Book Editing: Still Crazy After All These Years

18 Jun

Obsessive. Compulsive. Or maybe obsessive-compulsive. I can’t remember which. But I do recall Arthur Plotnik’s Elements of Editing suggesting to some extent that good editors need to be a little crazy to do their work.

A little research reveals the trait Plotnik talks about is compulsiveness. And I do have that trait. Or I think I do. I see a piece of writing, any piece of writing, and I have the urge to revise it, to read it over and make it sound better, or to make sure everything is spelled right, or to look over a manuscript as thoroughly as possible.

I even find myself editing already published materials. I tend to be especially alert to mispellings misspellings, or typgoraphical typographical errors that weren’t caught before the piece was printed. They stand out because they stood out so much when I saw them in my own work after it was published. And once something is published, especially in a newspaper, little can be done but offer a correction of some kind, or remain red-faced for the rest of the day, and do your best to avoid the error the next time.

At times I find myself being a stickler, though, when I copy edit, and I worry if I’m on the verge of bad compulsiveness. Recently, when I’ve been editing, the stickler in me comes out the most when writers do not make the distinction between which and that, between restrictive and non-restrictive clauses. More often it’s which that is used when that is needed, because the clause is essential to the sentence.

Most of the manuscripts I work with aren’t written by professional writers. The manuscripts come from excellent instructors in technical fields, and they’ve written texts with the desire to present their materials clearly to their students. My job as an editor is to help make the text as clear as possible.

But, I’ve dealt with the which-that issue when editing professional writers, my colleagues in journalism. Many times I edited pieces when writers didn’t make the distinction, and in the past few years I’ve read novels and novellas by distinguished writers in which the distinction wasn’t made.

One of my favorite writers, Jim Harrison, doesn’t make the distinction in this passage from his novella The Beast God Forgot to Invent.

I’ve spent summers in my cabin my entire life since my father bought the property while a mining engineer for Cleveland Cliffs in Marquette, Michigan, early in the Great Depression which has now filtered down into millions of little ones in our inhabitants.

Technically, one of two things should have happened with this sentence (unless I’m misreading it) — either which should have been changed to that, which would make the clause following it clearer (the clause is essential to the sentence and to the pun it makes on the word depression), or a comma should follow Depression, making the clause inessential, something tacked on, and reductive of the pun.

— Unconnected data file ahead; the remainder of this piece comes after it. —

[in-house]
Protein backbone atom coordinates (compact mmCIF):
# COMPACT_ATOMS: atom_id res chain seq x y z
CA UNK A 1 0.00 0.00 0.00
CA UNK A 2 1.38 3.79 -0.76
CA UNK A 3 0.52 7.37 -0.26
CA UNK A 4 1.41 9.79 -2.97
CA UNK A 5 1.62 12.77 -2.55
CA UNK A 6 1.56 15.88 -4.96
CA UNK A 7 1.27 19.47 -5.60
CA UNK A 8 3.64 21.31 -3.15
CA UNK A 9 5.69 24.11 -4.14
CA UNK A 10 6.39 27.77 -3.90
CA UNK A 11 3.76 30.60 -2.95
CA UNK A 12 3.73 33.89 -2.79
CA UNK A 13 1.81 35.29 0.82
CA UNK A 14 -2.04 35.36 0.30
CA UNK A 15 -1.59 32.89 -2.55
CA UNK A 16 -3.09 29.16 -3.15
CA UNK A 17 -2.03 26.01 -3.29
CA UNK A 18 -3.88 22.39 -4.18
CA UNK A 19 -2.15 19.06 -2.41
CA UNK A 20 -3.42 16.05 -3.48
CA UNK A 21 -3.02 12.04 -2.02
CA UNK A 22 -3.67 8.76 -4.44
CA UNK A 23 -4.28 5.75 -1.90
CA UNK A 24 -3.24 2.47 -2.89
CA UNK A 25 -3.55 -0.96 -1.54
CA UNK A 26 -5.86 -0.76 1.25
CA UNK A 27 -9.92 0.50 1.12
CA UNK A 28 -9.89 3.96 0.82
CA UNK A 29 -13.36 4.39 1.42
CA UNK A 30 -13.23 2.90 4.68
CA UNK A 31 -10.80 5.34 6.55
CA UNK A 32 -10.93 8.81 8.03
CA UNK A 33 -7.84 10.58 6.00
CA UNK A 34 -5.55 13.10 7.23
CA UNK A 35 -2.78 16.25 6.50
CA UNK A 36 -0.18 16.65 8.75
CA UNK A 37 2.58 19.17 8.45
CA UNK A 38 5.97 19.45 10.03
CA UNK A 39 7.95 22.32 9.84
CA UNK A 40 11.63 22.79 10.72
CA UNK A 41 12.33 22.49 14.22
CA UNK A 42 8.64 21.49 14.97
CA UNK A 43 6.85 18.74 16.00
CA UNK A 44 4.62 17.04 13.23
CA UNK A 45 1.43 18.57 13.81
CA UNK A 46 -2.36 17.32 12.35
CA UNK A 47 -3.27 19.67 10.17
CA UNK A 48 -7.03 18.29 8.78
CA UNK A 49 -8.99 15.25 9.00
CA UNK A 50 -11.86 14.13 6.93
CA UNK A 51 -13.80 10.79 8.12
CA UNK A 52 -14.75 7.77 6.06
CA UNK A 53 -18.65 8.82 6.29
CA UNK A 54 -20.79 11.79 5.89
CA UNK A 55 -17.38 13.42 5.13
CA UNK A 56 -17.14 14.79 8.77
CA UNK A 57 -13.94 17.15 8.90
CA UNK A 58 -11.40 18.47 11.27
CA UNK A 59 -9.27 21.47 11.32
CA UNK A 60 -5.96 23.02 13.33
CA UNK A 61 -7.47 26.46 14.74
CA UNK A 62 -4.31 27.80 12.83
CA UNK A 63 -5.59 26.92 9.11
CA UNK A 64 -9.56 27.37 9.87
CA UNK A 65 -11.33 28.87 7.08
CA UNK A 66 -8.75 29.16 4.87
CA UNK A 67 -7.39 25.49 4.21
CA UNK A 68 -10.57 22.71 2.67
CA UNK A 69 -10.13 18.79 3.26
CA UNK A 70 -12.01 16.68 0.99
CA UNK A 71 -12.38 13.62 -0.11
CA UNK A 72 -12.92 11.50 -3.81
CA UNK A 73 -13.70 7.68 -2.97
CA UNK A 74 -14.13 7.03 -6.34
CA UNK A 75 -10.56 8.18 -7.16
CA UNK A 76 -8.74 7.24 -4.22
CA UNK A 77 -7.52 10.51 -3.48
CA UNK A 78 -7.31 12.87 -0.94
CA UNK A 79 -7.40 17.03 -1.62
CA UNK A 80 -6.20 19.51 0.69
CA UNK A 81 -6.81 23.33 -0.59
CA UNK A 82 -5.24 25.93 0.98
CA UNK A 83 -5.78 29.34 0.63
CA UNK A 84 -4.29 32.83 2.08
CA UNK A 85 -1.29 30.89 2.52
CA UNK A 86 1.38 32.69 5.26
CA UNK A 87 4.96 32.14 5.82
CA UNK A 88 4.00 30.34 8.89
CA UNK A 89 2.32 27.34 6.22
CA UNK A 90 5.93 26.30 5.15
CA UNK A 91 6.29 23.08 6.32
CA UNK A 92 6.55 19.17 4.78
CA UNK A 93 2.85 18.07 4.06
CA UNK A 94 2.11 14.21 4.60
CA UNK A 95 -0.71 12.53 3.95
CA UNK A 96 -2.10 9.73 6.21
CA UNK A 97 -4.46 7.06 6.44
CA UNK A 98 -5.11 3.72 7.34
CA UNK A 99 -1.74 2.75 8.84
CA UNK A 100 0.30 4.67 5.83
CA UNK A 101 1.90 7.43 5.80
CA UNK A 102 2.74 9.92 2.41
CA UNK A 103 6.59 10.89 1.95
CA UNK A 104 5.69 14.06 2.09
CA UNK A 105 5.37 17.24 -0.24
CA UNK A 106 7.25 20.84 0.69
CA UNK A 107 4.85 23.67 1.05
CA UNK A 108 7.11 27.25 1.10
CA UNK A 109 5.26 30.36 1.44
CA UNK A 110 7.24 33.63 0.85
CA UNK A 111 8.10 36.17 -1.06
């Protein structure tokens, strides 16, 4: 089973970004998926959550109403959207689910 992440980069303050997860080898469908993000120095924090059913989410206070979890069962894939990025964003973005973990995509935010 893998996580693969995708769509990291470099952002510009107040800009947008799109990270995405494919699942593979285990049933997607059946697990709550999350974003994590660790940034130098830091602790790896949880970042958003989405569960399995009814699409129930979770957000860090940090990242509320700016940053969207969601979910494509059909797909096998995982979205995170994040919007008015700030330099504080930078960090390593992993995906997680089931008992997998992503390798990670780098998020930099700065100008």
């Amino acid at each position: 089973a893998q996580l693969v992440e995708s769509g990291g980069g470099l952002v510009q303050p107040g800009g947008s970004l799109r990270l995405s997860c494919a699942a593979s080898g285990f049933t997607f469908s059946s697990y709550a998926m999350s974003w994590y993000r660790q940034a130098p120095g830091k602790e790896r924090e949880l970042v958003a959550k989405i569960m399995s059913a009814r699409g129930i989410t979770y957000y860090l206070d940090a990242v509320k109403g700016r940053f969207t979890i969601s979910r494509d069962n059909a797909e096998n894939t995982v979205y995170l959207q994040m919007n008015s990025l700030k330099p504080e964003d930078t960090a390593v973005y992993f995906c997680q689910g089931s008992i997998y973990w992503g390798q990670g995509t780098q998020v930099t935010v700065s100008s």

But, this passage is a work of fiction so there’s some license granted, because the sentence comes from a fictional character, a persona adopted by the writer, and if you read the sentence carefully, and slowly, as you should, you catch the wordplay, and don’t have to suffer the hard sound an inserted that would bring to the rhythm. If you read the Authorized King James Version of the Bible, you’ll notice the English in that version often doesn’t make the distinction between which-that, and doesn’t suffer, and American prose has long been influenced by the King James Bible.

And, I suppose many writers don’t make the distinction, not because they don’t know better, but because of rhythm, or perhaps because it’s a relatively recent distinction (I wish I had time to research this matter).

Still, I find myself compulsively changing which to that and vice versa, probably because I had to learn the distinction to take the handful of journalism courses I took in college (I minored in journalism for a semester, and photography and darkrooms were my downfall). And I recall that Plotnik makes a distinction between good compulsiveness and bad compulsiveness.

Bad compulsion has an air of stickler about it: Within this trait is a tendency to stick to the rules instead of finding the most effective way to communicate. I hope my compulsion to change which to that is not a sign of bad craziness, but a sign that I want to make sentences make sense, possess clarity, and communicate effectively what the writer wants to say. I believe it is, but at the same time, I have to remind myself to stay good crazy, because good crazy is the best crazy to be.

And, for the record, most of the time I’ll change which to that or vice versa. I am just that crazy.

Todd

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